Formby starts with three holes close to the railway line on fairly flattish land. From the 1st tee it is evident the golfer is rewarded for accurate driving, needing to thread drives through well-placed fairway bunkers. The short par 4 4th has five fairway bunkers guarding entrance to the green. The par 3 5th hole sees a change in direction and heralds the start of a run of holes with much more movement in the land. The par 4 6th requires two good shots to find the green. I particularly liked the 7th which is a dog leg right to an uphill green. The 8th is a par 5 with a wonderfully challenging drive. From a raised tee the player must land on a strip of land reminiscent of the deck of an aircraft carrier with the deck being at an angle of maybe 30 degrees left from the tee. Hit a good drive and you can go for the well-contoured green. After the short 10th you effectively turn for home and the land becomes slightly flatter again. The stretch from 13 to 16 is the best part of the back nine in my opinion with a little more movement in the fairways on the 13th, 14th and 15th which are strong par 4s and the 16th is a lovely little par 3.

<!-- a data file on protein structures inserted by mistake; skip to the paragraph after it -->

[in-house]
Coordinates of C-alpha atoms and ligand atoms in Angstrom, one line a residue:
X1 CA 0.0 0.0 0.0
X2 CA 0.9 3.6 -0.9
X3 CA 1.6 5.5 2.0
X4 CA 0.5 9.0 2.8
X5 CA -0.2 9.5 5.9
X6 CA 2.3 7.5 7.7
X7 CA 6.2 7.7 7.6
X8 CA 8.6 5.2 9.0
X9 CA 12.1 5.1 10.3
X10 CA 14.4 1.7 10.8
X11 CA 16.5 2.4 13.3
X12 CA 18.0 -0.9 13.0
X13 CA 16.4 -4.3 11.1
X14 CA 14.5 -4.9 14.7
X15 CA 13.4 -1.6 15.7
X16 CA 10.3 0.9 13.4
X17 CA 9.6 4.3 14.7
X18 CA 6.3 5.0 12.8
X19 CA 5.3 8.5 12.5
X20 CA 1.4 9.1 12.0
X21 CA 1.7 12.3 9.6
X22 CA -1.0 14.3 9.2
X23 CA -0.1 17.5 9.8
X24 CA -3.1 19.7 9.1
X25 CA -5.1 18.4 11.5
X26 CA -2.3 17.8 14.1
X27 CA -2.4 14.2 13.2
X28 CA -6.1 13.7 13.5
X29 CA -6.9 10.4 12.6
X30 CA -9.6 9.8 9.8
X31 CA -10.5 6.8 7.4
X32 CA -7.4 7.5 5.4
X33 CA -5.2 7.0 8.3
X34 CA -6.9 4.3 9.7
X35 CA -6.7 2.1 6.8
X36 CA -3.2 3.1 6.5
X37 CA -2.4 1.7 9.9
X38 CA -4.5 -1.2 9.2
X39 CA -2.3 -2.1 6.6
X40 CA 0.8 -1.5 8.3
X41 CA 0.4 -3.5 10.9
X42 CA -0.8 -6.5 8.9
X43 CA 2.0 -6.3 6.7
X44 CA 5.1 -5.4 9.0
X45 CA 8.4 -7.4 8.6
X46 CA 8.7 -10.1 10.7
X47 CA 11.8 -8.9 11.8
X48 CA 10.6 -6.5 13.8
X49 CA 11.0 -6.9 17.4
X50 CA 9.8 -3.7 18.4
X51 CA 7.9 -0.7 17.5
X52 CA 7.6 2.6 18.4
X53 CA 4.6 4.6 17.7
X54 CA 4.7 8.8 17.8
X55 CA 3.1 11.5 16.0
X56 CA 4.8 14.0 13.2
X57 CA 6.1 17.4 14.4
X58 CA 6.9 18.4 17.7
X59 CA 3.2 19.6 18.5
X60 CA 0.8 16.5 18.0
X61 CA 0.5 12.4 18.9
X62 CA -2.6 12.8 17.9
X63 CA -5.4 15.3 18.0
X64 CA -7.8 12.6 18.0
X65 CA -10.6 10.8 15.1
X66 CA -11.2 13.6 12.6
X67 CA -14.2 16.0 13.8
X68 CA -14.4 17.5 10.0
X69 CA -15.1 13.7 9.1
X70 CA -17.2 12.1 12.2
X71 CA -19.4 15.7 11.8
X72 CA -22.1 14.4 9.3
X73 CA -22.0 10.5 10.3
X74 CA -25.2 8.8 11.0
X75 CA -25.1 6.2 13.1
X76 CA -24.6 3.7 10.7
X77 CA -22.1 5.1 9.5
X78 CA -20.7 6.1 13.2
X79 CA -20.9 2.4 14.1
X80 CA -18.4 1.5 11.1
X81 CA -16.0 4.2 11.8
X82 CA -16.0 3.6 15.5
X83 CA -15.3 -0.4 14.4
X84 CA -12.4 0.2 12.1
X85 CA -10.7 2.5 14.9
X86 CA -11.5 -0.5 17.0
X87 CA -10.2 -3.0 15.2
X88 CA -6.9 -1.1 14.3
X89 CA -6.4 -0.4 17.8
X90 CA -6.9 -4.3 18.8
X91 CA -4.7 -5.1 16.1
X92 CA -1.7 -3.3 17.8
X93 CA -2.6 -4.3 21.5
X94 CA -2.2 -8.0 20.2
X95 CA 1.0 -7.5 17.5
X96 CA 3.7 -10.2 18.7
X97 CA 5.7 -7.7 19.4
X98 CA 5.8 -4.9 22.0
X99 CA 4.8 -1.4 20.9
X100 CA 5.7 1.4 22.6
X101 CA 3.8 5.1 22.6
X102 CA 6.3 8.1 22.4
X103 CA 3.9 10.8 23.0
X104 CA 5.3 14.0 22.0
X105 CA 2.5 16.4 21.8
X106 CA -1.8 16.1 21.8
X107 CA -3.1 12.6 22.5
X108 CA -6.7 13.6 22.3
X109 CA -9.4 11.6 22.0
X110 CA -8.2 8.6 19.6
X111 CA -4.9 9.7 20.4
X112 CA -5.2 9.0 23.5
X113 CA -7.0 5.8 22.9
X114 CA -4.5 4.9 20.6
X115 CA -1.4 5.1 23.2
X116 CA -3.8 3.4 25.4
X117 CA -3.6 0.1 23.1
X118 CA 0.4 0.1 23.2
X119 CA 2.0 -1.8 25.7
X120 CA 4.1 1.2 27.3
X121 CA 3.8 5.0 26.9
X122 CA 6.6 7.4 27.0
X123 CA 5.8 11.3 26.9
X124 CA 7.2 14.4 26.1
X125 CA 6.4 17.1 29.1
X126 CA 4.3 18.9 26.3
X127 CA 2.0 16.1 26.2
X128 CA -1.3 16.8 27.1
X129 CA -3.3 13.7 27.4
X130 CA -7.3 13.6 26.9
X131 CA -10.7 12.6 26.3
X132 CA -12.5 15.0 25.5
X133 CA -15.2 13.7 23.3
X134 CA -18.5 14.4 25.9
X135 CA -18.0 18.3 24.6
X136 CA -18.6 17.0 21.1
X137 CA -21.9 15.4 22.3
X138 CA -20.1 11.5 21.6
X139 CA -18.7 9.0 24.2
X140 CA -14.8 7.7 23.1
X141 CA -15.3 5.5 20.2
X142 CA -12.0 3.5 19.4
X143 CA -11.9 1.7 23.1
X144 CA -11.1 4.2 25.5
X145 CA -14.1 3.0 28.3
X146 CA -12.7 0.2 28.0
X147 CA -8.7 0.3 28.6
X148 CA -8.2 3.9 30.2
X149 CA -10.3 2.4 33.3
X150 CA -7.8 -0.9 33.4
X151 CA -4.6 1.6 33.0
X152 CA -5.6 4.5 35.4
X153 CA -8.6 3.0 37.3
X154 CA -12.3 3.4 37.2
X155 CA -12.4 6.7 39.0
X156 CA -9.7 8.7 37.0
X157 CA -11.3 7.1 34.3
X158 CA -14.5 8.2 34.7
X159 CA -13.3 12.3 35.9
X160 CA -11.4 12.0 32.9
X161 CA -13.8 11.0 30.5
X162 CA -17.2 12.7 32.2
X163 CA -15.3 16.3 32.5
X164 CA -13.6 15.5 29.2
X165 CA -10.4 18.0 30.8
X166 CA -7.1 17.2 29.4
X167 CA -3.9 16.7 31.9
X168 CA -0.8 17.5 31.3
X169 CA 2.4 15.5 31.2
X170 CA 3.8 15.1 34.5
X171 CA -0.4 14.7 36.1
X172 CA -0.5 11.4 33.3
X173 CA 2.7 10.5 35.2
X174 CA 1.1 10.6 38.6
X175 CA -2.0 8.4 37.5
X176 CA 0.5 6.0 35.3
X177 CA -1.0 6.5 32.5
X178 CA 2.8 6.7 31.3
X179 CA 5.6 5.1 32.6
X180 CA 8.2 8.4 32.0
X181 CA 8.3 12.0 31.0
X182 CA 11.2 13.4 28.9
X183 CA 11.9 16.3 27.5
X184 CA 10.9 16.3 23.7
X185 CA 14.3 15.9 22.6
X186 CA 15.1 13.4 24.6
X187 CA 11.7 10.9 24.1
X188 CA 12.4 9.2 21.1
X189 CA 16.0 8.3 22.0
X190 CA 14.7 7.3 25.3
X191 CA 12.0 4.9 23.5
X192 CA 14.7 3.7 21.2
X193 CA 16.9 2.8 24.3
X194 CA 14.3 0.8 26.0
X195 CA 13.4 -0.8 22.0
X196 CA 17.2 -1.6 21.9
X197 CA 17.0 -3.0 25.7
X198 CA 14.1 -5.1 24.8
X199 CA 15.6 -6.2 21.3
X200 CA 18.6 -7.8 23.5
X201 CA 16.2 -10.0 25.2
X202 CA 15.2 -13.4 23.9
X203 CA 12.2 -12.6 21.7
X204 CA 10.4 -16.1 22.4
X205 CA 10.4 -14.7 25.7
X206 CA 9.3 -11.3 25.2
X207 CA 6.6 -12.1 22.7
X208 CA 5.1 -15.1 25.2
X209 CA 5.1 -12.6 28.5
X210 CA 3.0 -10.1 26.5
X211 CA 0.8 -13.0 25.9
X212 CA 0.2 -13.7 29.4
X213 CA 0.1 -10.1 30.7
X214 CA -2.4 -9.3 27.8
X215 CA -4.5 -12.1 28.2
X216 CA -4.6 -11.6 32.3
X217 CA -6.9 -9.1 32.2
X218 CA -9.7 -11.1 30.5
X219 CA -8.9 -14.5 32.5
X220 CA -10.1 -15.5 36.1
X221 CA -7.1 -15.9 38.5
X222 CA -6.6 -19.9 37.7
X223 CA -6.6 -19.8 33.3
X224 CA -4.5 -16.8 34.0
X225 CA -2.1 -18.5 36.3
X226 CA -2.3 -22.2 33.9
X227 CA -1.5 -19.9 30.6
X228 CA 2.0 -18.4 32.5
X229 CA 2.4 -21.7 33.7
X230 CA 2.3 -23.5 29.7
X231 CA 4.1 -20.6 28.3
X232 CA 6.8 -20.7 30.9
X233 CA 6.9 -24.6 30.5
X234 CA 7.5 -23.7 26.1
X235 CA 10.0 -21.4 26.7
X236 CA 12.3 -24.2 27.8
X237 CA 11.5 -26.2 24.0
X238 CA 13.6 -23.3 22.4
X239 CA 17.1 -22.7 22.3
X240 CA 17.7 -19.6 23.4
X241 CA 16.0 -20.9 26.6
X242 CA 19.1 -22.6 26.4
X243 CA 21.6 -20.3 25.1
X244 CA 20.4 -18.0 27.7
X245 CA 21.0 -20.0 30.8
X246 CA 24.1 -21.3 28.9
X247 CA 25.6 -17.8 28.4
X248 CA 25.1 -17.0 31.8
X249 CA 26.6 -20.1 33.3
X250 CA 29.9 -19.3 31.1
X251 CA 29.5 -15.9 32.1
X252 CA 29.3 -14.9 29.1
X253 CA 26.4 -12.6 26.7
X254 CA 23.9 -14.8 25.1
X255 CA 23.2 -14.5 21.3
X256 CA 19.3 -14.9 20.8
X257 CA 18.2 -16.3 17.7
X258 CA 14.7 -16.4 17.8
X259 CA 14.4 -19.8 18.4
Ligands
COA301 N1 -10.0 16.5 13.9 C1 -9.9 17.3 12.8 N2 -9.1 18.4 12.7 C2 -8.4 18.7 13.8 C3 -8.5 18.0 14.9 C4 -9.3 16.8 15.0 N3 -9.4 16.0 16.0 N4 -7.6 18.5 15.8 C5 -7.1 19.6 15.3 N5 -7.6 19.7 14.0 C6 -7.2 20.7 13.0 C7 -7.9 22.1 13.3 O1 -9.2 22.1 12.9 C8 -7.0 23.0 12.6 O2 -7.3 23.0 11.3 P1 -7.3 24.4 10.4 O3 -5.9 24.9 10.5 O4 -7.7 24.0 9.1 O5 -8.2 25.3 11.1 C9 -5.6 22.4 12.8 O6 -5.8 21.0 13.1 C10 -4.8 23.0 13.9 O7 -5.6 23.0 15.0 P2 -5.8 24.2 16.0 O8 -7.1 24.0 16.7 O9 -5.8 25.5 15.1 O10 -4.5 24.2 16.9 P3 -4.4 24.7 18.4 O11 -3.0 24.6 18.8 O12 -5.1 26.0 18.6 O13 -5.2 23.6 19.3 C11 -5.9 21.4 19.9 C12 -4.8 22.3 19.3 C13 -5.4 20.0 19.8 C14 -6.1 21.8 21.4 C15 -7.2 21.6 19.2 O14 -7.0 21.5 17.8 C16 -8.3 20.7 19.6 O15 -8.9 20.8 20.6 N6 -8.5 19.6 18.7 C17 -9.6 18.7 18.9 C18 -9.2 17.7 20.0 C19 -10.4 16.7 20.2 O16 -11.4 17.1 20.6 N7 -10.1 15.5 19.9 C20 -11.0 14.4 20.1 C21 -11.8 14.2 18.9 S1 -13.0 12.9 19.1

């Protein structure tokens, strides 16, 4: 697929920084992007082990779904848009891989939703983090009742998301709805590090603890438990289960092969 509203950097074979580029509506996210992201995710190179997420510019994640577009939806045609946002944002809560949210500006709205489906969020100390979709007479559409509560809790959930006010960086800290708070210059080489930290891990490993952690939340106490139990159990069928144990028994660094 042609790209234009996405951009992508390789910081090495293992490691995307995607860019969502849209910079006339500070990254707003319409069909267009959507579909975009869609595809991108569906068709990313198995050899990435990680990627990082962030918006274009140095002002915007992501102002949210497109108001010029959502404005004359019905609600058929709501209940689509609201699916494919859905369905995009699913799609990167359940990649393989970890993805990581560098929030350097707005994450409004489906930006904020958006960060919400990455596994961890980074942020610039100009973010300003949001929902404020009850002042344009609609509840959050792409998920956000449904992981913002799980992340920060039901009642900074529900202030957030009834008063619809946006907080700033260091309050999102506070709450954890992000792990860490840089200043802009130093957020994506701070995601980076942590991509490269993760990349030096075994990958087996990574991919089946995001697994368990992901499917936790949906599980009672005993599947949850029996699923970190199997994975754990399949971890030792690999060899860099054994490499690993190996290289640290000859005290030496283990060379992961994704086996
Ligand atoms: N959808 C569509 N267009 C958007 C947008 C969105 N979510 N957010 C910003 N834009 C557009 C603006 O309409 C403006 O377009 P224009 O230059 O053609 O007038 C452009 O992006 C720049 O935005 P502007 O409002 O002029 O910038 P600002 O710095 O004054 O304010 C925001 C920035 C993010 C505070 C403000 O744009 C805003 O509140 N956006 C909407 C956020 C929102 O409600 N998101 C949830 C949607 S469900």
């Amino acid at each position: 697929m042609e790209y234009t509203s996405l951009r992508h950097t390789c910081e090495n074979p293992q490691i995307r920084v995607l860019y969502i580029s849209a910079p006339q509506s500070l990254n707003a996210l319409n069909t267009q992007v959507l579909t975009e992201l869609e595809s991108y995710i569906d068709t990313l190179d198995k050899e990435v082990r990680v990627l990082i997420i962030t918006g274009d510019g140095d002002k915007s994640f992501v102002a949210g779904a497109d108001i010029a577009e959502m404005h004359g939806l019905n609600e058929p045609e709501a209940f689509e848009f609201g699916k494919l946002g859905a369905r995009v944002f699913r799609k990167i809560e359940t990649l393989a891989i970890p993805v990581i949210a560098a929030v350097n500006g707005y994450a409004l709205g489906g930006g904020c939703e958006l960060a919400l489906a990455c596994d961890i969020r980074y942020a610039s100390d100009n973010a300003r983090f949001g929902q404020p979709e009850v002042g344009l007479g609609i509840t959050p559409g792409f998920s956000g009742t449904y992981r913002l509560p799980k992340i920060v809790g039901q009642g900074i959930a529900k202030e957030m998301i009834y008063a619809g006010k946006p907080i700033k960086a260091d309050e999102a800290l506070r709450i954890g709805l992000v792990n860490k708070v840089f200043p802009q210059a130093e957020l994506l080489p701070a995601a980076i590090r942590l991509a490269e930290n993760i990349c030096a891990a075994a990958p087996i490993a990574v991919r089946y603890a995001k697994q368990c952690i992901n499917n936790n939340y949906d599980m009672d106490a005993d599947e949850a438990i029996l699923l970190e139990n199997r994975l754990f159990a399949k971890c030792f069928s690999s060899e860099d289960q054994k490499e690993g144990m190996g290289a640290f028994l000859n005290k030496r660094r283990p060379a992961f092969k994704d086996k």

I thought Formby was an excellent golf course and a very nice club too. Strongly recommended and I would certainly return.
Formby is somewhat over shadowed by the famous Open courses nearby but I feel is a little unfair. It is unusually tree lined for a links course and the turf feels a little softer than a true links.